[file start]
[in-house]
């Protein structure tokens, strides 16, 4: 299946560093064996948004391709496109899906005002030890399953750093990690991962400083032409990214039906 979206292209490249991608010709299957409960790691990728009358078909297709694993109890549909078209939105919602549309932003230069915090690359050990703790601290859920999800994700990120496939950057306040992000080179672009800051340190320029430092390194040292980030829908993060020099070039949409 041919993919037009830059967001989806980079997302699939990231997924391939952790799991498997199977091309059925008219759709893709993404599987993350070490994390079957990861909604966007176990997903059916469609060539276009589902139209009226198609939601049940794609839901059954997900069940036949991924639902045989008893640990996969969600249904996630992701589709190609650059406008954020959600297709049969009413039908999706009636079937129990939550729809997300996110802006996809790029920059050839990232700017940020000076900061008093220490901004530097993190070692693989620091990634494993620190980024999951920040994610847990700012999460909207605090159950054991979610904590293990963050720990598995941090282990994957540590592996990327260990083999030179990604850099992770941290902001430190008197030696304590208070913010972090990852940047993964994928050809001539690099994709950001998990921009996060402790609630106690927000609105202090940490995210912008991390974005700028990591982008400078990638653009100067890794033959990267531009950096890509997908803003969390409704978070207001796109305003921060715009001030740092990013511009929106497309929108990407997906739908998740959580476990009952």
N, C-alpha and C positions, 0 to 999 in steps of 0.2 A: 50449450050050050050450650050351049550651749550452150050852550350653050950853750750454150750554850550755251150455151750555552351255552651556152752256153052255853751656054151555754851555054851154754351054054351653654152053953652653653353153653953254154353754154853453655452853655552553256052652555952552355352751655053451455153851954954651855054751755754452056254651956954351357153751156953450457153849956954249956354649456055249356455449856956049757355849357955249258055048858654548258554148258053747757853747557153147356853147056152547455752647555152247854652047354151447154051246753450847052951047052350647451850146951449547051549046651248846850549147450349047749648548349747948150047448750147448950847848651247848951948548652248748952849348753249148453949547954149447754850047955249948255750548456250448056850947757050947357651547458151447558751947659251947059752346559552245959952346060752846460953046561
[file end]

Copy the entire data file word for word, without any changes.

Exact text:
[in-house]
């Protein structure tokens, strides 16, 4: 299946560093064996948004391709496109899906005002030890399953750093990690991962400083032409990214039906 979206292209490249991608010709299957409960790691990728009358078909297709694993109890549909078209939105919602549309932003230069915090690359050990703790601290859920999800994700990120496939950057306040992000080179672009800051340190320029430092390194040292980030829908993060020099070039949409 041919993919037009830059967001989806980079997302699939990231997924391939952790799991498997199977091309059925008219759709893709993404599987993350070490994390079957990861909604966007176990997903059916469609060539276009589902139209009226198609939601049940794609839901059954997900069940036949991924639902045989008893640990996969969600249904996630992701589709190609650059406008954020959600297709049969009413039908999706009636079937129990939550729809997300996110802006996809790029920059050839990232700017940020000076900061008093220490901004530097993190070692693989620091990634494993620190980024999951920040994610847990700012999460909207605090159950054991979610904590293990963050720990598995941090282990994957540590592996990327260990083999030179990604850099992770941290902001430190008197030696304590208070913010972090990852940047993964994928050809001539690099994709950001998990921009996060402790609630106690927000609105202090940490995210912008991390974005700028990591982008400078990638653009100067890794033959990267531009950096890509997908803003969390409704978070207001796109305003921060715009001030740092990013511009929106497309929108990407997906739908998740959580476990009952």
N, C-alpha and C positions, 0 to 999 in steps of 0.2 A: 50449450050050050050450650050351049550651749550452150050852550350653050950853750750454150750554850550755251150455151750555552351255552651556152752256153052255853751656054151555754851555054851154754351054054351653654152053953652653653353153653953254154353754154853453655452853655552553256052652555952552355352751655053451455153851954954651855054751755754452056254651956954351357153751156953450457153849956954249956354649456055249356455449856956049757355849357955249258055048858654548258554148258053747757853747557153147356853147056152547455752647555152247854652047354151447154051246753450847052951047052350647451850146951449547051549046651248846850549147450349047749648548349747948150047448750147448950847848651247848951948548652248748952849348753249148453949547954149447754850047955249948255750548456250448056850947757050947357651547458151447558751947659251947059752346559552245959952346060752846460953046561